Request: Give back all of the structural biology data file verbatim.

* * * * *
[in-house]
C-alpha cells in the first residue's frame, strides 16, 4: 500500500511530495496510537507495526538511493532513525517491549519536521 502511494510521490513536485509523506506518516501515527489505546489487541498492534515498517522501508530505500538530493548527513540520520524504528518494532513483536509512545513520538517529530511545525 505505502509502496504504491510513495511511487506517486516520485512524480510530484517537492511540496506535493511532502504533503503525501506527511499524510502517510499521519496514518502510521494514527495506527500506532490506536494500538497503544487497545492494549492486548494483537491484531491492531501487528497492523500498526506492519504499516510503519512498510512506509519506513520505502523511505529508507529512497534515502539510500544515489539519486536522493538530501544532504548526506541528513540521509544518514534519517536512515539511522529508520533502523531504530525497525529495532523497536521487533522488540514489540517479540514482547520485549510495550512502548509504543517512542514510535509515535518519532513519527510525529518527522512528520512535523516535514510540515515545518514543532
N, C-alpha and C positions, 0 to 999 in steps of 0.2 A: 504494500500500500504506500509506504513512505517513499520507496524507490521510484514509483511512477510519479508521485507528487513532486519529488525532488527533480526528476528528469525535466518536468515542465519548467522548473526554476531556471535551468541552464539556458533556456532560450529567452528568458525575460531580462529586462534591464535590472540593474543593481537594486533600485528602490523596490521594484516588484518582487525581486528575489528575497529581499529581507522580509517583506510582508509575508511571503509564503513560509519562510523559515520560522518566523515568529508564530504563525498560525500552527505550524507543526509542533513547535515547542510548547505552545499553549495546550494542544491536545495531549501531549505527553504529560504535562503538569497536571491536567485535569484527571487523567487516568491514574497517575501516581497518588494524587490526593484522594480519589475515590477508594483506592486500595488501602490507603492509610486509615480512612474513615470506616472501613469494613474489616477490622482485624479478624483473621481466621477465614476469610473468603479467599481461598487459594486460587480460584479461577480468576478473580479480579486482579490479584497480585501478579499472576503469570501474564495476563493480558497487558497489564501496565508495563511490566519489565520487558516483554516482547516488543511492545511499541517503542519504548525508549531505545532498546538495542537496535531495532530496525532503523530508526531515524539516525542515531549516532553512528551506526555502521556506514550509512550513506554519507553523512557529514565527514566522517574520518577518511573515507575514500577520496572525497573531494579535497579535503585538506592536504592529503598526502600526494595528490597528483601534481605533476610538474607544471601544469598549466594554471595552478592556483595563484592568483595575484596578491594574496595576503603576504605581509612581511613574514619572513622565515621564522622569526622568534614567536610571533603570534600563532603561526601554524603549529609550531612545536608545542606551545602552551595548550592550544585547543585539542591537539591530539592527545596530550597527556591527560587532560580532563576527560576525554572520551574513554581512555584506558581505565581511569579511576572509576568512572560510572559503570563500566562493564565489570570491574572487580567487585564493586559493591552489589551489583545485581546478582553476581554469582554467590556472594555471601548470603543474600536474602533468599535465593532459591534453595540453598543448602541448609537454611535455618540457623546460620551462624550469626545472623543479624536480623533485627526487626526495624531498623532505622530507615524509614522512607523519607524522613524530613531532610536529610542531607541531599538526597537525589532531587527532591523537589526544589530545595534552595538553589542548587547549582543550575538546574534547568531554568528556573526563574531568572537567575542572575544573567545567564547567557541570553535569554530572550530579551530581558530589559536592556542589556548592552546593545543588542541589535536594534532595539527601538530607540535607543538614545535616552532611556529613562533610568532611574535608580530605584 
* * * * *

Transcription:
[in-house]
C-alpha cells in the first residue's frame, strides 16, 4: 500500500511530495496510537507495526538511493532513525517491549519536521 502511494510521490513536485509523506506518516501515527489505546489487541498492534515498517522501508530505500538530493548527513540520520524504528518494532513483536509512545513520538517529530511545525 505505502509502496504504491510513495511511487506517486516520485512524480510530484517537492511540496506535493511532502504533503503525501506527511499524510502517510499521519496514518502510521494514527495506527500506532490506536494500538497503544487497545492494549492486548494483537491484531491492531501487528497492523500498526506492519504499516510503519512498510512506509519506513520505502523511505529508507529512497534515502539510500544515489539519486536522493538530501544532504548526506541528513540521509544518514534519517536512515539511522529508520533502523531504530525497525529495532523497536521487533522488540514489540517479540514482547520485549510495550512502548509504543517512542514510535509515535518519532513519527510525529518527522512528520512535523516535514510540515515545518514543532
N, C-alpha and C positions, 0 to 999 in steps of 0.2 A: 504494500500500500504506500509506504513512505517513499520507496524507490521510484514509483511512477510519479508521485507528487513532486519529488525532488527533480526528476528528469525535466518536468515542465519548467522548473526554476531556471535551468541552464539556458533556456532560450529567452528568458525575460531580462529586462534591464535590472540593474543593481537594486533600485528602490523596490521594484516588484518582487525581486528575489528575497529581499529581507522580509517583506510582508509575508511571503509564503513560509519562510523559515520560522518566523515568529508564530504563525498560525500552527505550524507543526509542533513547535515547542510548547505552545499553549495546550494542544491536545495531549501531549505527553504529560504535562503538569497536571491536567485535569484527571487523567487516568491514574497517575501516581497518588494524587490526593484522594480519589475515590477508594483506592486500595488501602490507603492509610486509615480512612474513615470506616472501613469494613474489616477490622482485624479478624483473621481466621477465614476469610473468603479467599481461598487459594486460587480460584479461577480468576478473580479480579486482579490479584497480585501478579499472576503469570501474564495476563493480558497487558497489564501496565508495563511490566519489565520487558516483554516482547516488543511492545511499541517503542519504548525508549531505545532498546538495542537496535531495532530496525532503523530508526531515524539516525542515531549516532553512528551506526555502521556506514550509512550513506554519507553523512557529514565527514566522517574520518577518511573515507575514500577520496572525497573531494579535497579535503585538506592536504592529503598526502600526494595528490597528483601534481605533476610538474607544471601544469598549466594554471595552478592556483595563484592568483595575484596578491594574496595576503603576504605581509612581511613574514619572513622565515621564522622569526622568534614567536610571533603570534600563532603561526601554524603549529609550531612545536608545542606551545602552551595548550592550544585547543585539542591537539591530539592527545596530550597527556591527560587532560580532563576527560576525554572520551574513554581512555584506558581505565581511569579511576572509576568512572560510572559503570563500566562493564565489570570491574572487580567487585564493586559493591552489589551489583545485581546478582553476581554469582554467590556472594555471601548470603543474600536474602533468599535465593532459591534453595540453598543448602541448609537454611535455618540457623546460620551462624550469626545472623543479624536480623533485627526487626526495624531498623532505622530507615524509614522512607523519607524522613524530613531532610536529610542531607541531599538526597537525589532531587527532591523537589526544589530545595534552595538553589542548587547549582543550575538546574534547568531554568528556573526563574531568572537567575542572575544573567545567564547567557541570553535569554530572550530579551530581558530589559536592556542589556548592552546593545543588542541589535536594534532595539527601538530607540535607543538614545535616552532611556529613562533610568532611574535608580530605584 